Eugene Leitl wrote,
> Of course it's possible: you have to just substitute the noise in a given
> source by a pseudorandom source bearing the same signature. Preparing
> proper signature is not trivial, but it's not rocket science, either.
You are aware that most experts and FAQs on steganography discuss the fact
that being undetectable may not be possible? This is not just an arbitrary
assumption on my part. It really is a standard steganography topic, and
right now most of the experts seem to agree that it may not be possible. If
anybody really invents undetectable steganography, they would probably get
I don't want to discuss too many of the specific details before I get your
pictures. However, I don't want this conversation to get stuck at the "can
too" "can not" level. So without revealing too many details of what I plan
to do, let me describe some of my ideas for detect steganography. There are
three main points that make my part of the challenge easier than might be
1. I don't really have to detect or predict complex random tampering. All
I have to predict is standard JPEG output. Given a known image and known
JPEG algorithms, it is pretty easy to predict what the output should be at
various compressions. Anything that deviates from the predicted results
would be suspect. 99% of the pictures out on the Internet are optimized,
compressed, perfect JPEGS. Only a small subset of them would be unusual
enough to merit further investigation.
2. I probably have your encoding algorithms. There is currently only one
program that even claims to be able to produce undetectable steganography.
Unless you have developed your own secret algorithms, I am pretty sure that
you are planning to use outguess. This means that I don't have to detect
any possible random tampering. I only have to use outguess itself to see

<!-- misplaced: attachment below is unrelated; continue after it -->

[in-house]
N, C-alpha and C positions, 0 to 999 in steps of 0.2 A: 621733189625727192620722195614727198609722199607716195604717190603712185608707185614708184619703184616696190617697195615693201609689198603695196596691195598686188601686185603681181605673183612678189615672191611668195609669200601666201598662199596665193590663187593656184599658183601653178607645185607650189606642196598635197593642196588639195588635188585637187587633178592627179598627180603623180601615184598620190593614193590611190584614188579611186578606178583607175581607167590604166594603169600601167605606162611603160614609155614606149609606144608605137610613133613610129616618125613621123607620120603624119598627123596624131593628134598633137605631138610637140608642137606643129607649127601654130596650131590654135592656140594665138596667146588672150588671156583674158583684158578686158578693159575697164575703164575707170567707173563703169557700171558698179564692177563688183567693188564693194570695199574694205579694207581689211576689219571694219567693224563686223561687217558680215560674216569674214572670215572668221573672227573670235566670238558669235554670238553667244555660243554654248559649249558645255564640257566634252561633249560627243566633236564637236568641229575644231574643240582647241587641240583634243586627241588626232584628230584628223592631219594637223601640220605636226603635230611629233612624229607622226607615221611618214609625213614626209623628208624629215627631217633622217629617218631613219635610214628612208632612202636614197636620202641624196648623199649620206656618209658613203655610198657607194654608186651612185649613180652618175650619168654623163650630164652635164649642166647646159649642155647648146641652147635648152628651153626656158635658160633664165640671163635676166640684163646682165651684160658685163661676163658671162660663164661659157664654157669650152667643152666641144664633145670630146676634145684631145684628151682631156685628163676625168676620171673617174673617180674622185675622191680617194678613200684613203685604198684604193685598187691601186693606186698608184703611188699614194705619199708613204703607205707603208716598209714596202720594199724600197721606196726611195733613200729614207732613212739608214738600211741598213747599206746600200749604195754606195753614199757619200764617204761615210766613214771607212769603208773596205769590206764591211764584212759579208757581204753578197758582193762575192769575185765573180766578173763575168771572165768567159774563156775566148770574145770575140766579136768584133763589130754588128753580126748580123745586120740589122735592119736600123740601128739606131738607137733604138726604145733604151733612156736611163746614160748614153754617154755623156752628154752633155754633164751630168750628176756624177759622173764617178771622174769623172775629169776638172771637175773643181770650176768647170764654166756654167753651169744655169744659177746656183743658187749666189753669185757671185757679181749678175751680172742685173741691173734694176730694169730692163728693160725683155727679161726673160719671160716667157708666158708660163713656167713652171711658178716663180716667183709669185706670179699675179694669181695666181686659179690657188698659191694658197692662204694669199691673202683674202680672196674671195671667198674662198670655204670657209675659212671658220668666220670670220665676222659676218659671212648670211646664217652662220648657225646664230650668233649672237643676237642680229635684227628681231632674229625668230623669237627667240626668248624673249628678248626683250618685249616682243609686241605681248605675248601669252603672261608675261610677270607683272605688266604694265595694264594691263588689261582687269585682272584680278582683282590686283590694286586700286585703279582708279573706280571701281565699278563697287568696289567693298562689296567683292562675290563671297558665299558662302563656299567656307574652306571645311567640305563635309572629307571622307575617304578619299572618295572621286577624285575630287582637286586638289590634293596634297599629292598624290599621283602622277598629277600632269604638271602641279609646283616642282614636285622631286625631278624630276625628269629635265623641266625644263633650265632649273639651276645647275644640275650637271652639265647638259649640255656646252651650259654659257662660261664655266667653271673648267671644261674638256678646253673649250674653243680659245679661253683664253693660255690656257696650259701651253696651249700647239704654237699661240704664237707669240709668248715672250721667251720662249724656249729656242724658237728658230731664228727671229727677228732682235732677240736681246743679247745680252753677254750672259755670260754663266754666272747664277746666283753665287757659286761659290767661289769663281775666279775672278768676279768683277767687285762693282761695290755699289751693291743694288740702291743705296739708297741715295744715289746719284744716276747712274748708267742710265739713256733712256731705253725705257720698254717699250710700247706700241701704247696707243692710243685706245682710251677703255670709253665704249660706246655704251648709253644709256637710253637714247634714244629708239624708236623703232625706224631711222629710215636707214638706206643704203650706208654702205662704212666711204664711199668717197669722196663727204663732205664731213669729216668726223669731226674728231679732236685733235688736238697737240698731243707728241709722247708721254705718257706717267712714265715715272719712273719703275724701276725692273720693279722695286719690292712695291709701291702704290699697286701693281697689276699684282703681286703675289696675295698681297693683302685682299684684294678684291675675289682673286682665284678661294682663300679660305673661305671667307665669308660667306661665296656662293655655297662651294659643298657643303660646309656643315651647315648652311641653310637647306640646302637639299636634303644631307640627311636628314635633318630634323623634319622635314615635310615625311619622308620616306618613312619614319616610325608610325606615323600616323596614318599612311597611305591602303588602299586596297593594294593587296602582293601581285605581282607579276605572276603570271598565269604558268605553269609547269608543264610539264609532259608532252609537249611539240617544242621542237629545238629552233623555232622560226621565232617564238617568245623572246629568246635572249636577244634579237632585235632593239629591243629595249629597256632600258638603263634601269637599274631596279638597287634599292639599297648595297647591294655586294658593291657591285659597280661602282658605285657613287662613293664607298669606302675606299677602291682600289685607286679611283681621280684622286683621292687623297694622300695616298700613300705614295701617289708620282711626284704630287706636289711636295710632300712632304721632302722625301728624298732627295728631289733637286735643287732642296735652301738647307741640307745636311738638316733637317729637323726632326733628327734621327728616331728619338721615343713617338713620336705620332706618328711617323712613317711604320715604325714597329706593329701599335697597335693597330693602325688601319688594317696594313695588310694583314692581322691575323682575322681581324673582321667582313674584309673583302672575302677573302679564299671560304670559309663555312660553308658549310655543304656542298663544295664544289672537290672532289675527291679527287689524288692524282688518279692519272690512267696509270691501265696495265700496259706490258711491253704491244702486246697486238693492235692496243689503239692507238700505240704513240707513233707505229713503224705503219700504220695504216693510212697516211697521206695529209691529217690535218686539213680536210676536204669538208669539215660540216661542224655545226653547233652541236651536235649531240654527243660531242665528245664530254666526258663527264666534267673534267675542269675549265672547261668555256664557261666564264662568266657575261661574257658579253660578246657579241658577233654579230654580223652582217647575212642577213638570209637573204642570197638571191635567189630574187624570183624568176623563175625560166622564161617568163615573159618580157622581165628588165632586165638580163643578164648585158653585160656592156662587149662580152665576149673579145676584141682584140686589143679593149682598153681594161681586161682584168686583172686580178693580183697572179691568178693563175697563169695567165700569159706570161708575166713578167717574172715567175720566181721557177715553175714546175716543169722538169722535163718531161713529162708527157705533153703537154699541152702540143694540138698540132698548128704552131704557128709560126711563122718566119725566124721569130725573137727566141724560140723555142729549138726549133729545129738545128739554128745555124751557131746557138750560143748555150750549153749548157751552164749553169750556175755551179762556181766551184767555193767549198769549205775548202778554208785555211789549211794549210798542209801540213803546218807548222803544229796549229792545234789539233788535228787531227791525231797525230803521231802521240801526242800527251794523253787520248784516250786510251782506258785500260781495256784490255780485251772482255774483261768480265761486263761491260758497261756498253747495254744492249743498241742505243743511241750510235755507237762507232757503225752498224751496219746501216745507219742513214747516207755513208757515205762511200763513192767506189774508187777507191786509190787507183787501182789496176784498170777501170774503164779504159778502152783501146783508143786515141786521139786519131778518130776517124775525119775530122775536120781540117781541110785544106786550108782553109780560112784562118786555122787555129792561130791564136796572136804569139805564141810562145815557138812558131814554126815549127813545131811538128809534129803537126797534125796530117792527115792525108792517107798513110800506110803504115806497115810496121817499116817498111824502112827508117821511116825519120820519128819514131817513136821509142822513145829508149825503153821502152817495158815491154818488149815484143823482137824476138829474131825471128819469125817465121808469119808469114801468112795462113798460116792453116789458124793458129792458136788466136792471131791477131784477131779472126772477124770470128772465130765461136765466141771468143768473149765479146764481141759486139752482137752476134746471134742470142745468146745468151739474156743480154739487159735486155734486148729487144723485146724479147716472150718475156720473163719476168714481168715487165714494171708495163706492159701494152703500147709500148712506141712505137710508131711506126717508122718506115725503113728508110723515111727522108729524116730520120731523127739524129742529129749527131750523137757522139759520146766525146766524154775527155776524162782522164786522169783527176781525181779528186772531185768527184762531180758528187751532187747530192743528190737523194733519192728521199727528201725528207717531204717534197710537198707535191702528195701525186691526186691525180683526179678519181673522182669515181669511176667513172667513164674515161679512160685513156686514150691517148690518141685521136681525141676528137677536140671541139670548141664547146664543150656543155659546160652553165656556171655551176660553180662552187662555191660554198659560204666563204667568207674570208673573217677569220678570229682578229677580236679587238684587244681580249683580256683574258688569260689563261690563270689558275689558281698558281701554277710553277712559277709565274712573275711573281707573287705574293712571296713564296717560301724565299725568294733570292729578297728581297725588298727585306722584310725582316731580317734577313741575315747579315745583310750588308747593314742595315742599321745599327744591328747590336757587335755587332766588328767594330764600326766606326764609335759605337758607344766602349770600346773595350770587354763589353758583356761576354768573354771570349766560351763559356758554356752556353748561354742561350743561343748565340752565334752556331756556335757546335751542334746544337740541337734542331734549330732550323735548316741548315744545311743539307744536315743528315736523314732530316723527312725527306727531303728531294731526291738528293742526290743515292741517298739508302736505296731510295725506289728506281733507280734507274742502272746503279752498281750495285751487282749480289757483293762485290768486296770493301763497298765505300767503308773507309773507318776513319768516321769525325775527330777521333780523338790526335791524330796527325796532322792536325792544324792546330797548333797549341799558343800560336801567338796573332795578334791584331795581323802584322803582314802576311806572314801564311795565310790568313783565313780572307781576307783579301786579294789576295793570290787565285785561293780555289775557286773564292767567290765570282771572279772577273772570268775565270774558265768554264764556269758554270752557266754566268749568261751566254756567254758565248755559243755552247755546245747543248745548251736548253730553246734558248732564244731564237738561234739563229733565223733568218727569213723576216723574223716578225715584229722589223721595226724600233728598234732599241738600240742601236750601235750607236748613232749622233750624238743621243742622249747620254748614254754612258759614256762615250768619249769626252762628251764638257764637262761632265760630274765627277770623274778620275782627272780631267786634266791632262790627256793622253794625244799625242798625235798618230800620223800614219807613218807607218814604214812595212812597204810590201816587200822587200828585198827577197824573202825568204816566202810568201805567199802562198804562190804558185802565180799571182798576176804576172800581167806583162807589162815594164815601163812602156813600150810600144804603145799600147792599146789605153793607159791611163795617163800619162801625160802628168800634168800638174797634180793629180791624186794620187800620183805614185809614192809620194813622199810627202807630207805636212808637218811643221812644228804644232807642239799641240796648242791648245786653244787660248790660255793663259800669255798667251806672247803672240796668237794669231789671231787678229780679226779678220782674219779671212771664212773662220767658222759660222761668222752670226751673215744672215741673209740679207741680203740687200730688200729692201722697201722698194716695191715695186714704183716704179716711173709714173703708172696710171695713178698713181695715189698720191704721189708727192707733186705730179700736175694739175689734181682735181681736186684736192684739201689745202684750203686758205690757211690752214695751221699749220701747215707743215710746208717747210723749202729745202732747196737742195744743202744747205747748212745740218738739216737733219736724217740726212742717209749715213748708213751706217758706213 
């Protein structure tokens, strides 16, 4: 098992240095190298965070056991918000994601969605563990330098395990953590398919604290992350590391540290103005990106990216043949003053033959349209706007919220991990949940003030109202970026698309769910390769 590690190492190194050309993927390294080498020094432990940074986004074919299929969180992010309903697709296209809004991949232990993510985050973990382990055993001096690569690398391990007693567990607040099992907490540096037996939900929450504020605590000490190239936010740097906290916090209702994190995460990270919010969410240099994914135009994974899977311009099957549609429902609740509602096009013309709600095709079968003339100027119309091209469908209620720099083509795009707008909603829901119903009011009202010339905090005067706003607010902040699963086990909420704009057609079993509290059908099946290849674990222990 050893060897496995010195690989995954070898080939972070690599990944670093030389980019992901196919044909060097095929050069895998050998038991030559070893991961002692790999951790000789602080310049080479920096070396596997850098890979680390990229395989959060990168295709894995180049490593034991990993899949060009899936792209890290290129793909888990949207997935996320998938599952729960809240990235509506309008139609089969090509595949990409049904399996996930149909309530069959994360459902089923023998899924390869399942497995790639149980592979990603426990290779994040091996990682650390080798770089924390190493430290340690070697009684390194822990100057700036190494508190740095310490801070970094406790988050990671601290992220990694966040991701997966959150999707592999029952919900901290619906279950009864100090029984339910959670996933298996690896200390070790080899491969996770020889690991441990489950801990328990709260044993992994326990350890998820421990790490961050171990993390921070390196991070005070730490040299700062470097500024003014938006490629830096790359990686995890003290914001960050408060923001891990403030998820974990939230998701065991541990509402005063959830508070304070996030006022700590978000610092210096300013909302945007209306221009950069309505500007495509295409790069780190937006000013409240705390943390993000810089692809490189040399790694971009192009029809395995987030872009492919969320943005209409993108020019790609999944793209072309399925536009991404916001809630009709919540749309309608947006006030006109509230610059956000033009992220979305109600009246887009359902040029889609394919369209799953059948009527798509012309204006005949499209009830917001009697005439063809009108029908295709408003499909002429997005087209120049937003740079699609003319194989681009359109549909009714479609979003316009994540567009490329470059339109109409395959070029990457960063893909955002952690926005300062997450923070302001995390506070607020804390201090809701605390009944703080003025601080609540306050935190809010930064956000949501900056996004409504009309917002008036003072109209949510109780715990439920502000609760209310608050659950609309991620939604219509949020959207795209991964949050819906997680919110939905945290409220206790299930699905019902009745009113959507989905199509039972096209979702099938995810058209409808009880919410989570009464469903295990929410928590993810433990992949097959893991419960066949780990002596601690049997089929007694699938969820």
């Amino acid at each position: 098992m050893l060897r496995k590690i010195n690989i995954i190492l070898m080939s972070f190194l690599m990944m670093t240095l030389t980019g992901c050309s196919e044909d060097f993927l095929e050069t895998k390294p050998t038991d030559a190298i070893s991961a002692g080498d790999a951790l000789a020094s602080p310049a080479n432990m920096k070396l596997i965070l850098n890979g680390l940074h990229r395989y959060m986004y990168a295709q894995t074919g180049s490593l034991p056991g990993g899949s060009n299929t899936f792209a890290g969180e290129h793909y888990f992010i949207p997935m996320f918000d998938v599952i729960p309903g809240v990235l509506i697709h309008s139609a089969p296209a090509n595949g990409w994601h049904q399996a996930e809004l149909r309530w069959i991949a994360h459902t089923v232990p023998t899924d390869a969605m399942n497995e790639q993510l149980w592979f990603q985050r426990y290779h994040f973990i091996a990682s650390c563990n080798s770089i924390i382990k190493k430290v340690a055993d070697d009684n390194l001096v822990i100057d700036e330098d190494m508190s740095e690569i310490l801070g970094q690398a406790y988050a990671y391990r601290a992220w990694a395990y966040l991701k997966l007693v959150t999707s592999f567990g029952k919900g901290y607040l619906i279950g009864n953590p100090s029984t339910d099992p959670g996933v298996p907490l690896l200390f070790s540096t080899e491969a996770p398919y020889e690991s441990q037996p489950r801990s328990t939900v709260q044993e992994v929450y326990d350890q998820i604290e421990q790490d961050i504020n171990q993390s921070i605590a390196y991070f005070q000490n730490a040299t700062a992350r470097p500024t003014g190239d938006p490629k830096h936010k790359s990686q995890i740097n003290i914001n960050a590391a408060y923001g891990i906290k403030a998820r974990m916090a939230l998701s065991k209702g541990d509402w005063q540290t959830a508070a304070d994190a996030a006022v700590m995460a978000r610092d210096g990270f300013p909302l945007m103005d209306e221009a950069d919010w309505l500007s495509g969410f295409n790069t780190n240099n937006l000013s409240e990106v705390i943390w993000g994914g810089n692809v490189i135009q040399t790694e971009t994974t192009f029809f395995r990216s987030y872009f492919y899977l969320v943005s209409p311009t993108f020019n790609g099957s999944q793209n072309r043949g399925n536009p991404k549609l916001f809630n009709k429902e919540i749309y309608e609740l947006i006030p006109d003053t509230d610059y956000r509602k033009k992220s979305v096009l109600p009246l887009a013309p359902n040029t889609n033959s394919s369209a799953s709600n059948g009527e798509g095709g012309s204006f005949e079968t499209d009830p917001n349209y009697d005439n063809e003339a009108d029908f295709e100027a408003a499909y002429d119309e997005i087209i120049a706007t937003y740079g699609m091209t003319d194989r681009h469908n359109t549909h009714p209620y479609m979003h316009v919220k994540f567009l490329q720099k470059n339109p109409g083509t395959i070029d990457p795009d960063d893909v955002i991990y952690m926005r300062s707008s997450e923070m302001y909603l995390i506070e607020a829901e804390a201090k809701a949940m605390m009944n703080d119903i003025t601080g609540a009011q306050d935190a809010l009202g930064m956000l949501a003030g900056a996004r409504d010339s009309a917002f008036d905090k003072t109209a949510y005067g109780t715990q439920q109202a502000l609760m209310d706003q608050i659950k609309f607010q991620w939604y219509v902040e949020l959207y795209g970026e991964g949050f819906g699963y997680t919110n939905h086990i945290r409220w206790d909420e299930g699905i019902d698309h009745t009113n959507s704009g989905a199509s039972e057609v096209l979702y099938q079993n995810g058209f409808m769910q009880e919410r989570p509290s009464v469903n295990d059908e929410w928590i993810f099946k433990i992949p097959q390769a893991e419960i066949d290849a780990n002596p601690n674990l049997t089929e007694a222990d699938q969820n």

what kind of stuff it produces. I can compare known JPEG outputs and known
outguess outputs. I can even look into the source code for outguess if I
need more specific details about what outguess will do or will not do.
Having the known algorithms and the known data output makes it a large but
easy problem to determine whether the algorithm would produce the data.
3. I developed a security reverse-engineering methodology for IBM for this
purpose. They are considering pursuing a patent based on my work (aided by
my business partner and two of my IBM colleagues). Although they sold this
to the U.S. government, I am not directly restricted from discussing this
invention of mine. For once, one of my security inventions is not
classified top secret by the U.S. government as a matter of national
security. This was my first big security invention since moving to the
private sector. Although it eventually became the property of the U.S.
Government, and is probably still regarded by IBM as one of their trade
secrets, it is the first time I was able to directly profit from one of my
security methodologies. It also is the first major achievement of mine that
I can discuss in public. I still do not want to reveal too many details,
since IBM still is the only public-sector company with knowledge of this
technique, and I do not want to diminish its value for them.
The problem I solved for IBM was meant to detect changes in program
binaries. Unfortunately, we could not simply recompile the code to make a
trusted binary, and we did not have access to checksums or information about
what the original binary should have looked like. My method analyzed the
compiler itself to determine what output binaries were possible. I produced
a constraint map that could be applied to the binary. Anything outside the
known constrains must have been added later and was not part of the original
compilation. The added binary was not invalid, and was not analyzed
directly, but was detected as being outside the range of what would have
been normally produced. Similarly, I think the same method will apply here.
I can predict what normal JPEGS would produce for the image. Although
random fluxuations in low-order bits are valid and might appear as noise,
they never would really be output by the JPEG algorithm itself. It actually
works to reduce noise, not add it. Therefore, these extraneous bits would
appear alien even though they are defined in a valid manner. Statistical
analysis on the image won't find these bits outside the norm from a visual
perspective. However, analysis on the JPEG and outguess programs themselves
would show that these bits would not be produced in the absence of a hidden
-- Harvey Newstrom <www.HarveyNewstrom.com> Principal Security Consultant, Newstaff Inc. <www.Newstaff.com> Board of Directors, Extropy Institute <www.Extropy.org> Cofounder, Pro-Act <www.ProgressAction.org>
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